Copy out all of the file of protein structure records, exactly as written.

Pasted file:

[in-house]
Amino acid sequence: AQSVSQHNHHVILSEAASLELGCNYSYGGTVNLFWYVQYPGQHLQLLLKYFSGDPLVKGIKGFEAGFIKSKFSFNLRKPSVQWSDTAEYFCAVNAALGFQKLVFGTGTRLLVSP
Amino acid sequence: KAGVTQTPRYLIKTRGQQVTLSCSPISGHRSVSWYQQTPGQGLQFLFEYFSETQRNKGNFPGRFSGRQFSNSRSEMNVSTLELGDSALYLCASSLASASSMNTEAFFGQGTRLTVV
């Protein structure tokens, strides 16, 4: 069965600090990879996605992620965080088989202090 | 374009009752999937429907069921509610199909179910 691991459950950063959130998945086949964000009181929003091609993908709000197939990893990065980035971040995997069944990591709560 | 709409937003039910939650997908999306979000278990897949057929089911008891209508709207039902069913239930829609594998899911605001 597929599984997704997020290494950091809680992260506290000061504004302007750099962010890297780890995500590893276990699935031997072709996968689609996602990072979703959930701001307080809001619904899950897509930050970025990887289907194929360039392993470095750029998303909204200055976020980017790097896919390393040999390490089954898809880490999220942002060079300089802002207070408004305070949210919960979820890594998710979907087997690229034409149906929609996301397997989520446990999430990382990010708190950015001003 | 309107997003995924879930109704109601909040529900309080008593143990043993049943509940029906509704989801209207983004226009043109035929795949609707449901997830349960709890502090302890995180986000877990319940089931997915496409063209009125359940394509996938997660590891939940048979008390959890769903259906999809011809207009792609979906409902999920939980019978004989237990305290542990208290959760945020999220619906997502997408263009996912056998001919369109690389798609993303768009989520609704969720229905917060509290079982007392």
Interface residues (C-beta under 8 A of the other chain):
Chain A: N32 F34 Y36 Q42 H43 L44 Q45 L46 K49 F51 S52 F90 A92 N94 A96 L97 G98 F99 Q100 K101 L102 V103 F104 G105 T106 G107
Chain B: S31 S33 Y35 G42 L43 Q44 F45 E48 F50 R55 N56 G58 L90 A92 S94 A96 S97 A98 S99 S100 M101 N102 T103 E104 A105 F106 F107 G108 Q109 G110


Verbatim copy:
[in-house]
Amino acid sequence: AQSVSQHNHHVILSEAASLELGCNYSYGGTVNLFWYVQYPGQHLQLLLKYFSGDPLVKGIKGFEAGFIKSKFSFNLRKPSVQWSDTAEYFCAVNAALGFQKLVFGTGTRLLVSP
Amino acid sequence: KAGVTQTPRYLIKTRGQQVTLSCSPISGHRSVSWYQQTPGQGLQFLFEYFSETQRNKGNFPGRFSGRQFSNSRSEMNVSTLELGDSALYLCASSLASASSMNTEAFFGQGTRLTVV
């Protein structure tokens, strides 16, 4: 069965600090990879996605992620965080088989202090 | 374009009752999937429907069921509610199909179910 691991459950950063959130998945086949964000009181929003091609993908709000197939990893990065980035971040995997069944990591709560 | 709409937003039910939650997908999306979000278990897949057929089911008891209508709207039902069913239930829609594998899911605001 597929599984997704997020290494950091809680992260506290000061504004302007750099962010890297780890995500590893276990699935031997072709996968689609996602990072979703959930701001307080809001619904899950897509930050970025990887289907194929360039392993470095750029998303909204200055976020980017790097896919390393040999390490089954898809880490999220942002060079300089802002207070408004305070949210919960979820890594998710979907087997690229034409149906929609996301397997989520446990999430990382990010708190950015001003 | 309107997003995924879930109704109601909040529900309080008593143990043993049943509940029906509704989801209207983004226009043109035929795949609707449901997830349960709890502090302890995180986000877990319940089931997915496409063209009125359940394509996938997660590891939940048979008390959890769903259906999809011809207009792609979906409902999920939980019978004989237990305290542990208290959760945020999220619906997502997408263009996912056998001919369109690389798609993303768009989520609704969720229905917060509290079982007392």
Interface residues (C-beta under 8 A of the other chain):
Chain A: N32 F34 Y36 Q42 H43 L44 Q45 L46 K49 F51 S52 F90 A92 N94 A96 L97 G98 F99 Q100 K101 L102 V103 F104 G105 T106 G107
Chain B: S31 S33 Y35 G42 L43 Q44 F45 E48 F50 R55 N56 G58 L90 A92 S94 A96 S97 A98 S99 S100 M101 N102 T103 E104 A105 F106 F107 G108 Q109 G110